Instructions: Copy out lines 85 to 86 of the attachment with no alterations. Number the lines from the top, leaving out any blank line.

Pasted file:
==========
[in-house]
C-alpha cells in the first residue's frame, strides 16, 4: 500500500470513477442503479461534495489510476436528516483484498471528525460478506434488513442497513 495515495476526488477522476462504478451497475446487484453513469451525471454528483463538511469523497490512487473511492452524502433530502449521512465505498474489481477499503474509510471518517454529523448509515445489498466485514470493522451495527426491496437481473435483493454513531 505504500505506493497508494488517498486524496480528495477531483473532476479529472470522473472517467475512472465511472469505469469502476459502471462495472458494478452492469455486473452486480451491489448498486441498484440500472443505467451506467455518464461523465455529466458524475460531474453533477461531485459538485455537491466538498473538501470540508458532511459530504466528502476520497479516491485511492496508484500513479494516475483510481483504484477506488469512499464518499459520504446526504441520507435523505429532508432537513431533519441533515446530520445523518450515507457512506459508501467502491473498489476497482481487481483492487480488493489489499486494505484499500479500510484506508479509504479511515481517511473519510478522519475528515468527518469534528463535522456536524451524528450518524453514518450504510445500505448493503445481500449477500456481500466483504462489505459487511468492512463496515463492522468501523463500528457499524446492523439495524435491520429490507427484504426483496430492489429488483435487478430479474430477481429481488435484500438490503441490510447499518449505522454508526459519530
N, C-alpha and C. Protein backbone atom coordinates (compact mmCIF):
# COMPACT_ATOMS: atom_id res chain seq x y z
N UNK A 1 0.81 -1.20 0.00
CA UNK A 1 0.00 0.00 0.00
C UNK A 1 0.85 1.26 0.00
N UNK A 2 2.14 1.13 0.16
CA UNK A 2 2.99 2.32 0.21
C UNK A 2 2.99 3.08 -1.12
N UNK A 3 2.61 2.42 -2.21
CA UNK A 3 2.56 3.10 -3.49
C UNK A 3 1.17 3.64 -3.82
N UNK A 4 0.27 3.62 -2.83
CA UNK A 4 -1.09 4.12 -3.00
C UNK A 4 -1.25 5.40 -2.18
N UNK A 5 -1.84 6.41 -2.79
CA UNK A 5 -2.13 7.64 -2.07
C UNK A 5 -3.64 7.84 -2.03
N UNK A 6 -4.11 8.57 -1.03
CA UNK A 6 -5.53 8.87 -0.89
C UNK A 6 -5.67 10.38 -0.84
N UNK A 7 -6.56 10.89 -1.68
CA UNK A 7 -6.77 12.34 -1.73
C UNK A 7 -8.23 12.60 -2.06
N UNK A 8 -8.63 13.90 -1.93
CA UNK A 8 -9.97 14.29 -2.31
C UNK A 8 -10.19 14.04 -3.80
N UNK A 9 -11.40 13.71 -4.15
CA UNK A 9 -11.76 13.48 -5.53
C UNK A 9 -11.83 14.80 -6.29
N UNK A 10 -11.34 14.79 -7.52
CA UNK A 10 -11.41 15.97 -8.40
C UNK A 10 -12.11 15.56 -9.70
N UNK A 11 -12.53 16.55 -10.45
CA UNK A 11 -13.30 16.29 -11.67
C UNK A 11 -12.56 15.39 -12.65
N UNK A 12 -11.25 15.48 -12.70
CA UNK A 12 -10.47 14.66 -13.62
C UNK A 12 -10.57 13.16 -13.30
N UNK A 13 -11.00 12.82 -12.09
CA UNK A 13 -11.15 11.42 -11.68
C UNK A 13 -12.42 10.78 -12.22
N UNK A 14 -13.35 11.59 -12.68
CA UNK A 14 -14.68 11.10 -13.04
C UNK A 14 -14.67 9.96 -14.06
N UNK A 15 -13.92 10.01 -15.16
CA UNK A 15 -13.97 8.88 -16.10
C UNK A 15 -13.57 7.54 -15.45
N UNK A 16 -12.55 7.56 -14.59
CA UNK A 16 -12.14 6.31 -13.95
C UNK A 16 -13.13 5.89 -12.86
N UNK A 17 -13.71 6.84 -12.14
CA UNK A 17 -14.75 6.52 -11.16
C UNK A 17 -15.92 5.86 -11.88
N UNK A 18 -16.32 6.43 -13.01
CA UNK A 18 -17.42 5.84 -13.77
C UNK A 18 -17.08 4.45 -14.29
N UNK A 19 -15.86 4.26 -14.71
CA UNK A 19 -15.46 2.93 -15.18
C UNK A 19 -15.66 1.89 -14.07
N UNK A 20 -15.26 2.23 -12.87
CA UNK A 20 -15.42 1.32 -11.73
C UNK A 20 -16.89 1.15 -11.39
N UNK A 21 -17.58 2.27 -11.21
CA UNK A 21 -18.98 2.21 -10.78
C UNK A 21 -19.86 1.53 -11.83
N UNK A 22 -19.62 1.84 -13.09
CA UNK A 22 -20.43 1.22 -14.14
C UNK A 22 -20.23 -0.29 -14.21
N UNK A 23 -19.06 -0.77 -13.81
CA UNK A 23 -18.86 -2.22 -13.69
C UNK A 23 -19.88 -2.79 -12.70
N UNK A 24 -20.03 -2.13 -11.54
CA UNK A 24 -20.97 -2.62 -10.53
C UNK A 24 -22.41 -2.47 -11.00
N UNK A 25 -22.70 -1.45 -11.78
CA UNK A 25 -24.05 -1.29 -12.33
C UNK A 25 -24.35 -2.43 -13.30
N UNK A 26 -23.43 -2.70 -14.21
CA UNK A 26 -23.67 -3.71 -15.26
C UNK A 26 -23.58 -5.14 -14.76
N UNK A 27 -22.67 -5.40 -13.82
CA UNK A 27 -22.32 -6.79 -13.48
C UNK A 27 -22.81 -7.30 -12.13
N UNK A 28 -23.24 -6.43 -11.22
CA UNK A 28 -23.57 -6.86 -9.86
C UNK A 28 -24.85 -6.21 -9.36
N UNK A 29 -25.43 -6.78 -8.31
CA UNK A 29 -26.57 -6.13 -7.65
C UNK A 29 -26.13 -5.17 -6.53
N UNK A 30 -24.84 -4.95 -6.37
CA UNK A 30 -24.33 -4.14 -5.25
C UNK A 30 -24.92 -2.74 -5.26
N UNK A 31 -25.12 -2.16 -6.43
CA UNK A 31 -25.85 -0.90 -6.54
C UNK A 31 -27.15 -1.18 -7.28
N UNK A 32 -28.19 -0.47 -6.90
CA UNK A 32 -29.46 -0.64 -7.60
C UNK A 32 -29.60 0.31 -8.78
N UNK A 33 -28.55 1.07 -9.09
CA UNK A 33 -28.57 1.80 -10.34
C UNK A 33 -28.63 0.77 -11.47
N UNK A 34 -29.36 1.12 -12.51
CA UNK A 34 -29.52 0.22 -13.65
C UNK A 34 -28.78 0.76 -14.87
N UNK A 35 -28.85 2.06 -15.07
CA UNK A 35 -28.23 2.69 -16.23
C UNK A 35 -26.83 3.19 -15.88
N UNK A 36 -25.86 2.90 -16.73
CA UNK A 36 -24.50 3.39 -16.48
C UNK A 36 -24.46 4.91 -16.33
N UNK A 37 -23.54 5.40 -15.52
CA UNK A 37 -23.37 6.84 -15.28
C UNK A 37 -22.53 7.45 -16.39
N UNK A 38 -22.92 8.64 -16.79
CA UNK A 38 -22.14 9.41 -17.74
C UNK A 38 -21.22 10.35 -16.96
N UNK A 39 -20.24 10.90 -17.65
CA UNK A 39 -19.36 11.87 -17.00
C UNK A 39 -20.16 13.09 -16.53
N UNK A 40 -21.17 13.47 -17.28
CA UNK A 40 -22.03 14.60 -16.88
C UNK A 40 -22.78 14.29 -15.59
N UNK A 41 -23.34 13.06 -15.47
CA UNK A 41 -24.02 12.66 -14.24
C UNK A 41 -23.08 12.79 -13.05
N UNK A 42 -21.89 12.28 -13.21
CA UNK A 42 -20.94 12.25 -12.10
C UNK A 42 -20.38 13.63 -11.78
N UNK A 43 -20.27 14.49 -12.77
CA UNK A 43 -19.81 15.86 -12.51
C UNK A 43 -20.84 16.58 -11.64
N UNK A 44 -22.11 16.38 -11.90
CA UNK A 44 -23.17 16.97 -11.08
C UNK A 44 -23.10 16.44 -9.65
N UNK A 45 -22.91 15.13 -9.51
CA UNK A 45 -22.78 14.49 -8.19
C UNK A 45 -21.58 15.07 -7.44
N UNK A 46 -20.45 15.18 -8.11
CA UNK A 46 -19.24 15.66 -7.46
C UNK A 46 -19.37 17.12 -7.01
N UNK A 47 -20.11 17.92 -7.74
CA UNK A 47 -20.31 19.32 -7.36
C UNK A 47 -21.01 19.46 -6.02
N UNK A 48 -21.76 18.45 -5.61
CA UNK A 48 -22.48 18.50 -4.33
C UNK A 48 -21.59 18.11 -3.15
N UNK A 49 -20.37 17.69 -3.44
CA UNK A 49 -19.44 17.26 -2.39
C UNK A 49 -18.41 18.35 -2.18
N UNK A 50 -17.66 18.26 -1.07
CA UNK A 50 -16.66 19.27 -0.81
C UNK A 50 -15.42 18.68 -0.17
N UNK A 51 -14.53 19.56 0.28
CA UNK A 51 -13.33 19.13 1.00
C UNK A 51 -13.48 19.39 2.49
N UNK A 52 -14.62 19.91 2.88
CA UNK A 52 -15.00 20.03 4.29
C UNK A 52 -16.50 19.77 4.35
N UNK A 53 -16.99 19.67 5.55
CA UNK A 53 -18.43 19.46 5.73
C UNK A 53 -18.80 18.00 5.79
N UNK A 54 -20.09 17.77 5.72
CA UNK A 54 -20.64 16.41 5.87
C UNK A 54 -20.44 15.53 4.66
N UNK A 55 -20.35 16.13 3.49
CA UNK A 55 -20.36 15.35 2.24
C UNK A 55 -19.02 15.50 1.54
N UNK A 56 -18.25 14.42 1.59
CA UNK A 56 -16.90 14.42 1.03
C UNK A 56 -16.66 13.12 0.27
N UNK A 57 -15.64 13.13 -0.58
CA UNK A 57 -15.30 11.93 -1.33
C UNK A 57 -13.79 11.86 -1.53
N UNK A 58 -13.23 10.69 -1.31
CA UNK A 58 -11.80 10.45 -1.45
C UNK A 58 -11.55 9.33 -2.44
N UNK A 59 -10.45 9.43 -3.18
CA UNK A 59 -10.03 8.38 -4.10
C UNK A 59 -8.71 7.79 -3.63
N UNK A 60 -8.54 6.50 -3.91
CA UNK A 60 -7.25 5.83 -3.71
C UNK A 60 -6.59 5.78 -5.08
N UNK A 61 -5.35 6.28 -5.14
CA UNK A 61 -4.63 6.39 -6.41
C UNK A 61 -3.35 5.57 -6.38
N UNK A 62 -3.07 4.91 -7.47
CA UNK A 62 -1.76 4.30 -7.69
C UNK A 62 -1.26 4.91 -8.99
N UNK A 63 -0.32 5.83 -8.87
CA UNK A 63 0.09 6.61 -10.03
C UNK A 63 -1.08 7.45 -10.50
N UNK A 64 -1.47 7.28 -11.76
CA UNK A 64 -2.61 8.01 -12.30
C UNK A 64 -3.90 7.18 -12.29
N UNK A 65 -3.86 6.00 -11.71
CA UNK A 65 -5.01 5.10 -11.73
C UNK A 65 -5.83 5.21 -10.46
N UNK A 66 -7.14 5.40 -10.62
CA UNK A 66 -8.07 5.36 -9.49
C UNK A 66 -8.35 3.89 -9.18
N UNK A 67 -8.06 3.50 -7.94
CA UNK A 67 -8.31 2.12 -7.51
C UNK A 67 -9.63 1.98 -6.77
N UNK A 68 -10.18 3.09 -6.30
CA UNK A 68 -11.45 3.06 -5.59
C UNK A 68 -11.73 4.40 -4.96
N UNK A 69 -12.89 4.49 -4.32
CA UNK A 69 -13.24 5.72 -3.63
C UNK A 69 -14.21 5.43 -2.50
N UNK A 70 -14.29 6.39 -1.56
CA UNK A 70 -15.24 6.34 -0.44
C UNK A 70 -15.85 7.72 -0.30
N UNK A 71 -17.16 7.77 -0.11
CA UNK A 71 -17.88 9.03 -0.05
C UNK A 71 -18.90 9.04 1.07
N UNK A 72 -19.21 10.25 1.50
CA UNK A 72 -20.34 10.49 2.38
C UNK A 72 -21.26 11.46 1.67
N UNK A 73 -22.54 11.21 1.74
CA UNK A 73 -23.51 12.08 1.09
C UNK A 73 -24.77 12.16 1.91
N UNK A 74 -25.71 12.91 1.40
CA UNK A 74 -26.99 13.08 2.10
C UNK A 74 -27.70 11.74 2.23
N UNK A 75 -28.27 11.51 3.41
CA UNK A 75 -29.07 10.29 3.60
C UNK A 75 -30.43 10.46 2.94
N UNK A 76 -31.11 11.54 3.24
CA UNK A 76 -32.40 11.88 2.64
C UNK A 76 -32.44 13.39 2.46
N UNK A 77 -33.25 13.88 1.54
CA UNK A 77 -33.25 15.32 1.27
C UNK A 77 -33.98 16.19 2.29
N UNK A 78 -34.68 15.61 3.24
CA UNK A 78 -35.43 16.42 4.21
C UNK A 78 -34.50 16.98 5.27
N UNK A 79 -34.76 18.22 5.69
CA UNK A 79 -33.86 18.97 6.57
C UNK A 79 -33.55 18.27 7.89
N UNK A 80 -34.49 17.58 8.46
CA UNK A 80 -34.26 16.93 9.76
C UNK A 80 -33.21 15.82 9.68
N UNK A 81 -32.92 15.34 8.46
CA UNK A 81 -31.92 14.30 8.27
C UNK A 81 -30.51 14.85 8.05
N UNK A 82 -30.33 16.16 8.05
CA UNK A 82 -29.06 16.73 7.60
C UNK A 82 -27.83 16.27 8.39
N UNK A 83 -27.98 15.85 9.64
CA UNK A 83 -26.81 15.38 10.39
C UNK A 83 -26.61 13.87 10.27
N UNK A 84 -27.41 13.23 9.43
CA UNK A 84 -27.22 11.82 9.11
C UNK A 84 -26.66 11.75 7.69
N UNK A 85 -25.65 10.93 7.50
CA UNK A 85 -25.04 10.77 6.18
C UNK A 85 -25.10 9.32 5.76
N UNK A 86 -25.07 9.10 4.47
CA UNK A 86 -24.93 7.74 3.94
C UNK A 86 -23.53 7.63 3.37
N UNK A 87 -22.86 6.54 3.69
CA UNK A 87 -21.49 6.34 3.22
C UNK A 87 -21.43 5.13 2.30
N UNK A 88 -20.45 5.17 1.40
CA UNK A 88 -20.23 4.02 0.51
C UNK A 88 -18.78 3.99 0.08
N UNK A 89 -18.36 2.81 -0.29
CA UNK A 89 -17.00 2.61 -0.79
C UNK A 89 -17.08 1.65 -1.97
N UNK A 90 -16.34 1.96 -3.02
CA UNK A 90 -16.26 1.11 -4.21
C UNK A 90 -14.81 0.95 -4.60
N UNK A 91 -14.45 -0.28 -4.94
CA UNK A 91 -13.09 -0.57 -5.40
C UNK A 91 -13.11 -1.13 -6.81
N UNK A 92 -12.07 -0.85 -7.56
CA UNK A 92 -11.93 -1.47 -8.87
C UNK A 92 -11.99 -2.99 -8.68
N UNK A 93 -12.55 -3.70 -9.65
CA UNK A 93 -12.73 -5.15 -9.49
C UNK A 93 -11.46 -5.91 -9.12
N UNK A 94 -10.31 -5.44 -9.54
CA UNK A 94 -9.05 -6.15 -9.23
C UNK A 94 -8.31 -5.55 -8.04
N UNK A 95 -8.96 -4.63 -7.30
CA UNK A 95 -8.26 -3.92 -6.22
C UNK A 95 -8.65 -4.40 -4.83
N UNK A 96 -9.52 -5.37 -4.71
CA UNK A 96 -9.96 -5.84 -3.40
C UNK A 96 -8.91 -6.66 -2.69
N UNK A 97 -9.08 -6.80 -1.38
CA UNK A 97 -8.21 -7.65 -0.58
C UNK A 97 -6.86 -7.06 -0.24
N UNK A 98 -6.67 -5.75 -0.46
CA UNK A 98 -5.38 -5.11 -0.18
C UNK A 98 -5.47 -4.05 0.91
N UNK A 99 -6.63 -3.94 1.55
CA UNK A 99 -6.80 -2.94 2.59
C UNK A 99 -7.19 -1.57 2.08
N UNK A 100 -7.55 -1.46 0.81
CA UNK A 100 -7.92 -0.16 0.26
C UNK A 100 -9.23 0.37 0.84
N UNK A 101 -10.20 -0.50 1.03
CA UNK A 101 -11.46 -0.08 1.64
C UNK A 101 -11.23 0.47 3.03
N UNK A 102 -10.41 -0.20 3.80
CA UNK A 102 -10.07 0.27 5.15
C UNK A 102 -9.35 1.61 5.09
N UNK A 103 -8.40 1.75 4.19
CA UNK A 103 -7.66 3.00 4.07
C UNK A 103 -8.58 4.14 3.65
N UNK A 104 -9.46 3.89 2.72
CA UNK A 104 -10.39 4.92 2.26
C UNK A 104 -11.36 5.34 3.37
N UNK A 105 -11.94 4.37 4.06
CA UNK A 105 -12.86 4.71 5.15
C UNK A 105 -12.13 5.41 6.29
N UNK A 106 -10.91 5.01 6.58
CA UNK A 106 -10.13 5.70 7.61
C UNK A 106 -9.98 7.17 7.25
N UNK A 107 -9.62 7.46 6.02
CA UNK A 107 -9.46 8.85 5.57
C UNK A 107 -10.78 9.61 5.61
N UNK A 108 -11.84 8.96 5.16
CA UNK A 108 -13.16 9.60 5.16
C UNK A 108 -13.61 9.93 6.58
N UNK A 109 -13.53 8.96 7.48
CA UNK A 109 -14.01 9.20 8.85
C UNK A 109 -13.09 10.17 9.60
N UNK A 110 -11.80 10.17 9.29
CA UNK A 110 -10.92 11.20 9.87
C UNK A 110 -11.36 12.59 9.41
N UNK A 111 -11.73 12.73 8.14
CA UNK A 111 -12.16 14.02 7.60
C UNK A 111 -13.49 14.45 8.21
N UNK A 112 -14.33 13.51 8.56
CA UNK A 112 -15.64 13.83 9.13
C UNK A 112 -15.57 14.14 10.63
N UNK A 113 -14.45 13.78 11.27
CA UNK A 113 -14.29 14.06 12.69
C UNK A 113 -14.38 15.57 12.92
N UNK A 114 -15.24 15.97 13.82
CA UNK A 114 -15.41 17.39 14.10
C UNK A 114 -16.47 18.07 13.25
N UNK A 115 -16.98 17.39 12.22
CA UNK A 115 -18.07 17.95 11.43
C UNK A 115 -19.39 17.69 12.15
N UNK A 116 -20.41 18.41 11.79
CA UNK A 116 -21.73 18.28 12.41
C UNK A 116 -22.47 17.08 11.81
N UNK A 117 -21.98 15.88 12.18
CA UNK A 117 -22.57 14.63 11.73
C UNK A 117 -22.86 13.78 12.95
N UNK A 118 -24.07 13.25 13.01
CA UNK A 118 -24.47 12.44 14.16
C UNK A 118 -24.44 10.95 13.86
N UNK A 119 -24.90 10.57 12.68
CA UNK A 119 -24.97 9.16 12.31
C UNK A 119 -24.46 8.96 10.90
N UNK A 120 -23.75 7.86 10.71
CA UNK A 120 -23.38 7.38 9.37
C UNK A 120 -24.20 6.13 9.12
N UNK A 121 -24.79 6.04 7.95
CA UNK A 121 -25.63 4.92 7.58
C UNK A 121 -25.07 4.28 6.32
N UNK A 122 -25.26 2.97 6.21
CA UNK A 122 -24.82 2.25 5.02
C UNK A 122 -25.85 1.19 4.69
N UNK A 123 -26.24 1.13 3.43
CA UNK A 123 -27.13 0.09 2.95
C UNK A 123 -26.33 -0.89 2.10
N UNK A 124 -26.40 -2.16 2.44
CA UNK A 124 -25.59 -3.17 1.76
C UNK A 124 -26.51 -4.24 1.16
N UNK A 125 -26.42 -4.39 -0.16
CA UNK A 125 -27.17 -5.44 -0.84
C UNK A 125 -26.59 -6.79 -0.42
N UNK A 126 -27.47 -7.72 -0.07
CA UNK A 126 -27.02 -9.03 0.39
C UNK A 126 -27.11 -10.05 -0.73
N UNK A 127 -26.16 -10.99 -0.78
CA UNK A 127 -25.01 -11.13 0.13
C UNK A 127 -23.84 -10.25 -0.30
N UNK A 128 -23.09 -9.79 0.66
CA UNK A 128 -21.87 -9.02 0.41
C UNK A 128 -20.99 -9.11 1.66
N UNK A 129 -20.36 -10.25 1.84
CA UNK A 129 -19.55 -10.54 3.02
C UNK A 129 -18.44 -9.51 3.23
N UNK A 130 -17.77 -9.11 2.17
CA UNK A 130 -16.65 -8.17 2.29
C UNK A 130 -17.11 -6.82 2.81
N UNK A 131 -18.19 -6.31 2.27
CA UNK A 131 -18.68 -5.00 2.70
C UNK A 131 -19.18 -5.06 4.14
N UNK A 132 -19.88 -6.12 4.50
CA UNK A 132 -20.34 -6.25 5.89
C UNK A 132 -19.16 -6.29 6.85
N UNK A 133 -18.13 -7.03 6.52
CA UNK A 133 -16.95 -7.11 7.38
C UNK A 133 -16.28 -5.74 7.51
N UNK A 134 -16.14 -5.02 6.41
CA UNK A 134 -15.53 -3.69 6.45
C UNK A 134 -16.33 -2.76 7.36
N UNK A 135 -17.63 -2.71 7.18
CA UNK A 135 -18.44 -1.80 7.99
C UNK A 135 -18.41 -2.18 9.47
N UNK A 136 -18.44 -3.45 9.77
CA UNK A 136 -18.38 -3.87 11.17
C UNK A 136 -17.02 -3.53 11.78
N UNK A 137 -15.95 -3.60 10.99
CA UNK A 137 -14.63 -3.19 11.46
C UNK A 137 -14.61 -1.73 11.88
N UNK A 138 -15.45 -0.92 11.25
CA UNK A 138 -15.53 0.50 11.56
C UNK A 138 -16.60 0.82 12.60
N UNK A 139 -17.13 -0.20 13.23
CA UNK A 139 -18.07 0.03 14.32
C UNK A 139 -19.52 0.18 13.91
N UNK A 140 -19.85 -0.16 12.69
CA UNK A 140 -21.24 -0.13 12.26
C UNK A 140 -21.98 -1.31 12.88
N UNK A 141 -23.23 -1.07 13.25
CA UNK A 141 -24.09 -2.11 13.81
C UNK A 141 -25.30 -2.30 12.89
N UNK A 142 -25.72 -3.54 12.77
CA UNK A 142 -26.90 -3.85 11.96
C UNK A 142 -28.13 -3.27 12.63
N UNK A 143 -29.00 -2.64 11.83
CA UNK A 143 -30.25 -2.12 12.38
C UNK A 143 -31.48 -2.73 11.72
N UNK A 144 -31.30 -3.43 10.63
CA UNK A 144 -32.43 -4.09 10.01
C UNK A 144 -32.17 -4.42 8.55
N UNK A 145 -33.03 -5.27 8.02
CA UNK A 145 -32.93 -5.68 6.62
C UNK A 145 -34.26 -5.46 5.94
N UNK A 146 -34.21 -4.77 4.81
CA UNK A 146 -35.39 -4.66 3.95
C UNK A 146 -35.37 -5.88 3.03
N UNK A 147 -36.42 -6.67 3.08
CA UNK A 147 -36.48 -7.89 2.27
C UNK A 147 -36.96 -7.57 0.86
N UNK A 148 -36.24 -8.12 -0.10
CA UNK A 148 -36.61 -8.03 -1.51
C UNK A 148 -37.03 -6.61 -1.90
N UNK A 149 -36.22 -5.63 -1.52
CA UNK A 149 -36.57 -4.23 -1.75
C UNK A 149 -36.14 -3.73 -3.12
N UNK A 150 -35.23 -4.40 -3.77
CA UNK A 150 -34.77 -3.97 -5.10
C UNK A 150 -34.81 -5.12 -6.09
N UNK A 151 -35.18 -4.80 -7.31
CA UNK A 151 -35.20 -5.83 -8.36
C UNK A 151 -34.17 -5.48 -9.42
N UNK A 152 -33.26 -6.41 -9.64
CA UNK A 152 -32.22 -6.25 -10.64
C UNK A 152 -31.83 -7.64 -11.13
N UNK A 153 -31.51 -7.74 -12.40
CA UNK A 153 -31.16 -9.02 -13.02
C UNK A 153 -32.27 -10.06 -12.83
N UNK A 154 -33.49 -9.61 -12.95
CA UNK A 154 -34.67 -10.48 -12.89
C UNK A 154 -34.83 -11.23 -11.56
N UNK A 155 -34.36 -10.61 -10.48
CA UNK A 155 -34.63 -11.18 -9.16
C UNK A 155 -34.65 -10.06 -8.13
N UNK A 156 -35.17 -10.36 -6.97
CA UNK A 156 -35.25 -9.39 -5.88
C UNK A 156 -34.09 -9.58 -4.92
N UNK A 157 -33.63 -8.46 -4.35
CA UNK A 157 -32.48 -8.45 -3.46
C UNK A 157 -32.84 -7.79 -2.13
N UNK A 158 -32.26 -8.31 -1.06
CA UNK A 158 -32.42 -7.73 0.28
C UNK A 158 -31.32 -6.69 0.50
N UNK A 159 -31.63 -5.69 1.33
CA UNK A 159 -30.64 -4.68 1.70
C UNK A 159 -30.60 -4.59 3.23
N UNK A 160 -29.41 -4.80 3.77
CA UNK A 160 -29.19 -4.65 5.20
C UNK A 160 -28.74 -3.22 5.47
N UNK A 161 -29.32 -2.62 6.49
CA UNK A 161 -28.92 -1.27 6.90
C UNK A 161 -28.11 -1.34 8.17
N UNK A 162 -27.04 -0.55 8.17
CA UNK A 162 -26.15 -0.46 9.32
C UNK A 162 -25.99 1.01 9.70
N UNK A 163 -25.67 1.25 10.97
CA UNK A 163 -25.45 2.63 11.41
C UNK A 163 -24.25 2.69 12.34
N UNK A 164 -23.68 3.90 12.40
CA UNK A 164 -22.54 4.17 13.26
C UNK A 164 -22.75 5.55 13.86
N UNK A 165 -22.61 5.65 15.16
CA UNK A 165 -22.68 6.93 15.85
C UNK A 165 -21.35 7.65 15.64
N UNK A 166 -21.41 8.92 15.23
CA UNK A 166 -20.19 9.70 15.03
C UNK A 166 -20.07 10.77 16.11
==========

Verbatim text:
C UNK A 27 -22.81 -7.30 -12.13
N UNK A 28 -23.24 -6.43 -11.22